Education as a journey versus a destination
by Ripal Nathuji | January 26, 2018
We often hear the refrain that education should be a discovery driven journey whereby students let their natural curiosity lead them on a natural path of inquiry and learning. The visual associated with this metaphor typically includes a natural sunlit landscape traversed by multiple paths — some less worn than others. The paths themselves interconnect at multiple forks symbolizing an individual’s choice in determining their own experience. The sense of opportunity exemplified by the multitude of potential routes is tempered only by the implied need for students to select where they want to go (every path taken implies others that are not), but that itself is the very value of the exercise. After all, it’s this process of iterative selection and refinement that drives the individualized journey. The merits of the metaphor, or our ability to realize it in practice, aside, perhaps the first question to consider is why we find this mental model so compelling in the first place. The answer, I posit, lies in the simple fact that journeys and adventures underpin something even more valuable to our psyche — stories.
Throughout human history, storytelling has been a critical and endemic social component across all cultures. Indeed, prior to the advent of the written language and books, verbal stories were the mechanism by which we conveyed knowledge generation to generation. While today we often take for granted our ability to easily access written knowledge through various channels, information in story form still maintains a value above and beyond cold, factual data. For example, this is epitomized by the fact that there’s often a call for project based learning in classrooms. The project wraps a narrative around the information that’s being taught and provides the context for application and adaptation. From that perspective, it places the student at a position of ownership in the story encompassing the project. While stories are powerful, we all know that not all stories are created equal. What is it specifically that makes one more compelling than another?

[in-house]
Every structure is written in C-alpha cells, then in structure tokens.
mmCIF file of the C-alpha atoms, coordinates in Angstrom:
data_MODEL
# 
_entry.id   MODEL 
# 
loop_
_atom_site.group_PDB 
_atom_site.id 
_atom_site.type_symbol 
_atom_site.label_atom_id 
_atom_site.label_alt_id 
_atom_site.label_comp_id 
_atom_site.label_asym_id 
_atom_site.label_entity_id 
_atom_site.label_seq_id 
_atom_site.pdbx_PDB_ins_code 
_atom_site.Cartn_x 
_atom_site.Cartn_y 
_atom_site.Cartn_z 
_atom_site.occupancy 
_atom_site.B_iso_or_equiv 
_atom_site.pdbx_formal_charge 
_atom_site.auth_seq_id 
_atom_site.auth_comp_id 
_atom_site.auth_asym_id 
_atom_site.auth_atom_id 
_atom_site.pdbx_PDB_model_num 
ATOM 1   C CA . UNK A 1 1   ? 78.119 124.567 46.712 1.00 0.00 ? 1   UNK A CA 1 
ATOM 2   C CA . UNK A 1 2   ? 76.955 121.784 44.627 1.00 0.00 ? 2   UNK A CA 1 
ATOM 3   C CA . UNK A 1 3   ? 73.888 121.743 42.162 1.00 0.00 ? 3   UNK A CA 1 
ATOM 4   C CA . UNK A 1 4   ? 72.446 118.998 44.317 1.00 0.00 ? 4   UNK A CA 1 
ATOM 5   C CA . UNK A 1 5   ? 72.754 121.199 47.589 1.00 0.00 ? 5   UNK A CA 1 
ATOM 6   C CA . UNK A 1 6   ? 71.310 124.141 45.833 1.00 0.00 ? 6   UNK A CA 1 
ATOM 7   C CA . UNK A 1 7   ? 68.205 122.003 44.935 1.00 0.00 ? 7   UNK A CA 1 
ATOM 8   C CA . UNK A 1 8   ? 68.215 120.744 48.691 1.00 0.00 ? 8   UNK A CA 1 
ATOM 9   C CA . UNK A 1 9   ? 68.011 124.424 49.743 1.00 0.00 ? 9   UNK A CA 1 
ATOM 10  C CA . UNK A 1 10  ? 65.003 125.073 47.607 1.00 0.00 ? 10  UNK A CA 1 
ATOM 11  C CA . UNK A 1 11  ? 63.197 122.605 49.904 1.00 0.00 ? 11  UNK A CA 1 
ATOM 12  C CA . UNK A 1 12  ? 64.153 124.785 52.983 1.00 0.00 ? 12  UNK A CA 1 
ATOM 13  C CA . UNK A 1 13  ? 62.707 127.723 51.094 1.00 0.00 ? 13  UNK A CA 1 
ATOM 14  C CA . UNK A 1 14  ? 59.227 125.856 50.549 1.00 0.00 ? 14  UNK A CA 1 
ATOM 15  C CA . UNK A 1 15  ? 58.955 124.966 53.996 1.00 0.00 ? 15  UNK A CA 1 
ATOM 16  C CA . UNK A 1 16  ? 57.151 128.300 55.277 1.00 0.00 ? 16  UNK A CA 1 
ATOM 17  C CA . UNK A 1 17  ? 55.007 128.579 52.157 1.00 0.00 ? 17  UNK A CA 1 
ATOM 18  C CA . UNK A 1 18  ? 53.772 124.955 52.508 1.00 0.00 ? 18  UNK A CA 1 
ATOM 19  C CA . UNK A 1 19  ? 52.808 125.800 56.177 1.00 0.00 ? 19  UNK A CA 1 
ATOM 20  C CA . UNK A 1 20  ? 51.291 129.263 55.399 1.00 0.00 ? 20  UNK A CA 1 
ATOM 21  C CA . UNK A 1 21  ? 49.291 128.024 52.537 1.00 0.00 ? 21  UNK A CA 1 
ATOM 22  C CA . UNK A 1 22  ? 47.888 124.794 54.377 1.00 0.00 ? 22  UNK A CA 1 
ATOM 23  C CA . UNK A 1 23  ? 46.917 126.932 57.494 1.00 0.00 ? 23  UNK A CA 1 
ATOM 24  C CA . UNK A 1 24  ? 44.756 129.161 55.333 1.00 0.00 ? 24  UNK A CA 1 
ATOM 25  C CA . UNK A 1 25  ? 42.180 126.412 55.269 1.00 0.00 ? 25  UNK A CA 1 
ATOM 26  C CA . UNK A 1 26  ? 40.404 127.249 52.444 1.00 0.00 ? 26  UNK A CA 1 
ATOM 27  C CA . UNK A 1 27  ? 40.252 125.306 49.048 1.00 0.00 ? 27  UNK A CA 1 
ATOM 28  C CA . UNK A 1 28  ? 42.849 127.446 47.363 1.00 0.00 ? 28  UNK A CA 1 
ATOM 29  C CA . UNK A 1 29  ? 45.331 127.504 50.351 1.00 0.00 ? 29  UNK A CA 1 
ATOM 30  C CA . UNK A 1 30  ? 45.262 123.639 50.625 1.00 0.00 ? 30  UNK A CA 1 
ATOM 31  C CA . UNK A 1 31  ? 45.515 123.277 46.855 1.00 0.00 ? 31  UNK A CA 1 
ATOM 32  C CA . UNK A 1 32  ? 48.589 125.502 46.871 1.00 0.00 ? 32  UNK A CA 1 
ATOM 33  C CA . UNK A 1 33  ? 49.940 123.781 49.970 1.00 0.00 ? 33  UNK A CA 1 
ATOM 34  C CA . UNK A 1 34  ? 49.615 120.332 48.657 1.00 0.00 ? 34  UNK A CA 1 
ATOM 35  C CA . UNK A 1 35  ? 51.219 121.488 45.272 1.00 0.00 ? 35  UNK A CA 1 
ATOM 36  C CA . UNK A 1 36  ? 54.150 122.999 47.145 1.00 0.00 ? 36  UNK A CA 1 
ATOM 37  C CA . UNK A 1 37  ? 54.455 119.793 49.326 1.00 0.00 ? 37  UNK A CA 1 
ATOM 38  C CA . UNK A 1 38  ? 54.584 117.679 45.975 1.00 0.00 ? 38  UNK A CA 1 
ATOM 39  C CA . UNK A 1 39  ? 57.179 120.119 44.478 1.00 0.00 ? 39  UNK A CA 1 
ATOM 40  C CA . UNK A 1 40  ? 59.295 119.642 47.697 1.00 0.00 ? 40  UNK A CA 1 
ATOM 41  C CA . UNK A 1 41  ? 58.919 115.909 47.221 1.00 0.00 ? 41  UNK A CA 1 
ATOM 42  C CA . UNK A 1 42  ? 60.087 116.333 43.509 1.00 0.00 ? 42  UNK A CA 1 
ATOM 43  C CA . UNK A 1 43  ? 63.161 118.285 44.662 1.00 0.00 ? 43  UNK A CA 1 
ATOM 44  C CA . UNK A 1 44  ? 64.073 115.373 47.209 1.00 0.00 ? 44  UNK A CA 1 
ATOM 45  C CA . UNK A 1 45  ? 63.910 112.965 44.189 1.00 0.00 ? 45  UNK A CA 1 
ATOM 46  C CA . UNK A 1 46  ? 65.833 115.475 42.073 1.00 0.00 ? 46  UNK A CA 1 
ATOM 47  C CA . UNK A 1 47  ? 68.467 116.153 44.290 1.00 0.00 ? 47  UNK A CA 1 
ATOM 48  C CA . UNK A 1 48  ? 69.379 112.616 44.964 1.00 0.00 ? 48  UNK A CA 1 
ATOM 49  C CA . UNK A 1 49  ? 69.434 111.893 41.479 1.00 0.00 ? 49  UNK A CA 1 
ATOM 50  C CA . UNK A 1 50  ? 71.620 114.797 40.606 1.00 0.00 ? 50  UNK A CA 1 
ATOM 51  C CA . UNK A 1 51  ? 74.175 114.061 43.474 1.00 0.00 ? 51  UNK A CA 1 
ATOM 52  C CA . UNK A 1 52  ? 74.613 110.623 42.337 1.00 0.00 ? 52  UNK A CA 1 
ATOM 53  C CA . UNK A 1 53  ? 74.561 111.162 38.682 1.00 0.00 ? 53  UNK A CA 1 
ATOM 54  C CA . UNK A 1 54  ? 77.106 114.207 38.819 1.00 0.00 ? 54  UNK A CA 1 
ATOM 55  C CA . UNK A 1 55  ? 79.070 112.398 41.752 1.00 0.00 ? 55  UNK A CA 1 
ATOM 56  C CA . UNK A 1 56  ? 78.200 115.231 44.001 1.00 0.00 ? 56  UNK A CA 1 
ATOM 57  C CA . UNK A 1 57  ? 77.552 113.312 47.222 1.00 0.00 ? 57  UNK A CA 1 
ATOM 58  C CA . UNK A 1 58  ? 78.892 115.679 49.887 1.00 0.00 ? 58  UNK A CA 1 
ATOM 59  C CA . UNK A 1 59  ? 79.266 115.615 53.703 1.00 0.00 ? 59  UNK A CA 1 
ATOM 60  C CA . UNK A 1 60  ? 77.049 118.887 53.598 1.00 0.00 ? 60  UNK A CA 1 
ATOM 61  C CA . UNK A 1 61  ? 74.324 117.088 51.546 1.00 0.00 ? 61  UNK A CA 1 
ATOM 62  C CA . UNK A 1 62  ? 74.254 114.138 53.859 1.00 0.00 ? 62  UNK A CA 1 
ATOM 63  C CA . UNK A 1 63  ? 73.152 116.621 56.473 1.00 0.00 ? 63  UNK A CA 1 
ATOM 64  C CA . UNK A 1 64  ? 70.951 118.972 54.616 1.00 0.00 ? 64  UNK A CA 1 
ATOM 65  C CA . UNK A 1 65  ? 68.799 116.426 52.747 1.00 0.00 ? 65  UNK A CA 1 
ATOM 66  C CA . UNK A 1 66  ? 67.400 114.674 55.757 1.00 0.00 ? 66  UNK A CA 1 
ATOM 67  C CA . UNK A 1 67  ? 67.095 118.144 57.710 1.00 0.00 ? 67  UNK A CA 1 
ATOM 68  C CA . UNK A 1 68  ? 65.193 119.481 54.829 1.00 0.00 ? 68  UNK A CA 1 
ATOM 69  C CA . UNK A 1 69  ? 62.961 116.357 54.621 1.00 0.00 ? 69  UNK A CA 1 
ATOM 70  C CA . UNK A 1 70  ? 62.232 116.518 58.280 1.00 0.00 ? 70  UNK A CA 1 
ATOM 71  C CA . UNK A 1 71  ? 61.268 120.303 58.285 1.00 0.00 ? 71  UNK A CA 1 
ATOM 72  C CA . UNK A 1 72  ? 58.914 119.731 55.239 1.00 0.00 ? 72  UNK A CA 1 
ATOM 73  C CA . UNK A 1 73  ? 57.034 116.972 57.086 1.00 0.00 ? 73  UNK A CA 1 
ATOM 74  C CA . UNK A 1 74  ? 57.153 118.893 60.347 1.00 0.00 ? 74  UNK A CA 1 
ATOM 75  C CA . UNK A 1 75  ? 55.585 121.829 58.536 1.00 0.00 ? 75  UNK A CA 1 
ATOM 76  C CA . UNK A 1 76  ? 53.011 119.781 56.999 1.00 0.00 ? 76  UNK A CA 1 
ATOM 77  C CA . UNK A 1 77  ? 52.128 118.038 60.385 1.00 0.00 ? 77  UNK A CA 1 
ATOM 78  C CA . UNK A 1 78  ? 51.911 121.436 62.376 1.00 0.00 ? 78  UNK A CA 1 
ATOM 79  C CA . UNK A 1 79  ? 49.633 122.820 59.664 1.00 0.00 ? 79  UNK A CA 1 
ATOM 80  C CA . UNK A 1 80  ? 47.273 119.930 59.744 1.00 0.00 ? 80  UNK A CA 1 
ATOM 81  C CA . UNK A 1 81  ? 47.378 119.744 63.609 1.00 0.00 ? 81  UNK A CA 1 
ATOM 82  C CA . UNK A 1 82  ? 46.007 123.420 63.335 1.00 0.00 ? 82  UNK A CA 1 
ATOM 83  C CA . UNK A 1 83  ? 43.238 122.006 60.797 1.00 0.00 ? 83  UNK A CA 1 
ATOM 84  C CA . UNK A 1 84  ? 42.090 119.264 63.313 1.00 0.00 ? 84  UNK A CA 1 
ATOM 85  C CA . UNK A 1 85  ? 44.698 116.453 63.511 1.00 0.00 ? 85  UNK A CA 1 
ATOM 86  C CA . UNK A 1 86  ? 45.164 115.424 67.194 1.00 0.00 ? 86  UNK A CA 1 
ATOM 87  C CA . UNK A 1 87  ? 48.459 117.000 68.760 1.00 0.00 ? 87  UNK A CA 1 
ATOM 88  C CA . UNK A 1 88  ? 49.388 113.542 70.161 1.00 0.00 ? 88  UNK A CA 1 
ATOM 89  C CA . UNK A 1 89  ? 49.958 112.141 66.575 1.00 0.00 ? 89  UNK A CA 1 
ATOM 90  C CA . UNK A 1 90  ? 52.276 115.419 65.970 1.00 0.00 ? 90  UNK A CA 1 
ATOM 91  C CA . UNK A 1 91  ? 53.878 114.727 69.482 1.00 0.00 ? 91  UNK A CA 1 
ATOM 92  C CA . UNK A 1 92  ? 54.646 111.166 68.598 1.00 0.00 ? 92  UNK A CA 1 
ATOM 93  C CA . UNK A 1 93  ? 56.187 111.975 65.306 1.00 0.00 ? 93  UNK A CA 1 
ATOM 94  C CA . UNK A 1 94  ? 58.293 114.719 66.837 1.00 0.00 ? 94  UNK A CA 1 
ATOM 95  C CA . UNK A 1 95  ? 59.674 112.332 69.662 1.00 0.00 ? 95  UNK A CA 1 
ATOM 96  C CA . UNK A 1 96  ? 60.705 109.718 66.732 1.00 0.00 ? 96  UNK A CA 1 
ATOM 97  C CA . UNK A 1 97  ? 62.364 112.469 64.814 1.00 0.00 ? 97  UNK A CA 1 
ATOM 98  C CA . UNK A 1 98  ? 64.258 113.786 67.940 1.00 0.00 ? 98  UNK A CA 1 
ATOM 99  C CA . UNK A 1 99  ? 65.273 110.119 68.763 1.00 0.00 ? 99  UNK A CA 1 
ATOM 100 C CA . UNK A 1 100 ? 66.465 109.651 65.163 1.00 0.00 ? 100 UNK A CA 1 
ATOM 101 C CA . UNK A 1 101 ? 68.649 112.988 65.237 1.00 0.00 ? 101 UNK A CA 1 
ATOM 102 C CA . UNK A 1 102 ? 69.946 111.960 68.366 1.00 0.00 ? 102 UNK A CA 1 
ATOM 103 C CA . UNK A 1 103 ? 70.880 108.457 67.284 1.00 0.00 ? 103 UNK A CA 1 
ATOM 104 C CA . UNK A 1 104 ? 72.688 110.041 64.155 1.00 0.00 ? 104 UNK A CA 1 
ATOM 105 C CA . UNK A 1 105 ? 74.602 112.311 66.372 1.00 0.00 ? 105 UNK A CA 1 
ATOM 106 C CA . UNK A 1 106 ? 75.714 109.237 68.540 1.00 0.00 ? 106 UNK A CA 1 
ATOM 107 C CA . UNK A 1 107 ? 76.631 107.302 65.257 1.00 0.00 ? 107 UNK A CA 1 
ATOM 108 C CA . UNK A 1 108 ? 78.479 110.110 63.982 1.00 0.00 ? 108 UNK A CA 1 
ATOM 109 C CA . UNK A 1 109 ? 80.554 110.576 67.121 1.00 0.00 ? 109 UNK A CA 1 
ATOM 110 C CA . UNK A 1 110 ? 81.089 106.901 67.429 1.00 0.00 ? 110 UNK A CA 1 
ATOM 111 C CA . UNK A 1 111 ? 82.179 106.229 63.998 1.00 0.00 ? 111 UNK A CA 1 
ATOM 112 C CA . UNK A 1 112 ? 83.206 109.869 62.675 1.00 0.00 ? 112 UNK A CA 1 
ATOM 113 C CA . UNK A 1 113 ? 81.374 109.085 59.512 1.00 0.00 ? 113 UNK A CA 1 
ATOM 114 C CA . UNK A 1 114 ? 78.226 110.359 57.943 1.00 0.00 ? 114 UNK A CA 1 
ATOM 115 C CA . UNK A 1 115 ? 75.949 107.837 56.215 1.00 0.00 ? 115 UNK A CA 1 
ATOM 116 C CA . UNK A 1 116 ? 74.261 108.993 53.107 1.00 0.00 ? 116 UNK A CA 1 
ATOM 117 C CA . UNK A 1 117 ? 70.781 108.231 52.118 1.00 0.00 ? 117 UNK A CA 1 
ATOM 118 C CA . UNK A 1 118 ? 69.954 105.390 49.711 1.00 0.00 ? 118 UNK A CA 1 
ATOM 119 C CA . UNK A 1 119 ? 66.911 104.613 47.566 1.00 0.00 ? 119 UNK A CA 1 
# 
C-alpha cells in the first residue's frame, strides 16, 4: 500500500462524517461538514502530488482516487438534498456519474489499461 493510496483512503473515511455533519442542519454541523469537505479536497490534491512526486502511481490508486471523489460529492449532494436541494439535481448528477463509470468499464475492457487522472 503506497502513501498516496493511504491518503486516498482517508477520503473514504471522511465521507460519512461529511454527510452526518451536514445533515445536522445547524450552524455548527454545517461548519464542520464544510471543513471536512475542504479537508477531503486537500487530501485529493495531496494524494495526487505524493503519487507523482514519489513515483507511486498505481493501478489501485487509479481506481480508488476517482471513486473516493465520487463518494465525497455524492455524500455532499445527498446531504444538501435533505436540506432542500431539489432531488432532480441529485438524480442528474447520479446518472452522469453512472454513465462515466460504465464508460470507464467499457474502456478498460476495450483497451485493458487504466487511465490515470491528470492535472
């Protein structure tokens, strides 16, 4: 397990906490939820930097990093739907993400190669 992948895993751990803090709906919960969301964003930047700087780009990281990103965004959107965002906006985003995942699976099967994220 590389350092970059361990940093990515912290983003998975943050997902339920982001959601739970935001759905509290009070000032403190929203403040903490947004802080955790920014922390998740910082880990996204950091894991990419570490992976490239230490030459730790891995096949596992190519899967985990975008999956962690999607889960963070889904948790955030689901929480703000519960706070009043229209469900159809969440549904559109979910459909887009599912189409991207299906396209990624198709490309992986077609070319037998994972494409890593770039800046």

Considering the Hero’s journey provides an instructive viewpoint to explore this question. The simplest story one could construct is factual and devoid of dynamics or texture. For example: “The chicken crossed the road -The End”. Obviously this is a toy example, but it emphasizes that a story needs more than just a statement of what happened. Posing and exploring questions such as: Why did the chicken cross the road (the premise for many childhood jokes)?; What challenges did it face?; How did it overcome them? Even in this synthetic context, it’s clear these qualitative attributes are what distinguish a story, and indeed the means by which we feel emotionally attached to one narrative versus another. Even when following a predictable pattern, the hero’s journey is satisfying precisely because of the character transformation that starts with accepting the call to adventure and progresses as he / she overcomes the challenges and potential for failure. Moreover, the story captures the aspects that we expect in any strong hero: a clear sense of purpose, the dogged determination to achieve that purpose, and the autonomous, self-driven progress towards that goal.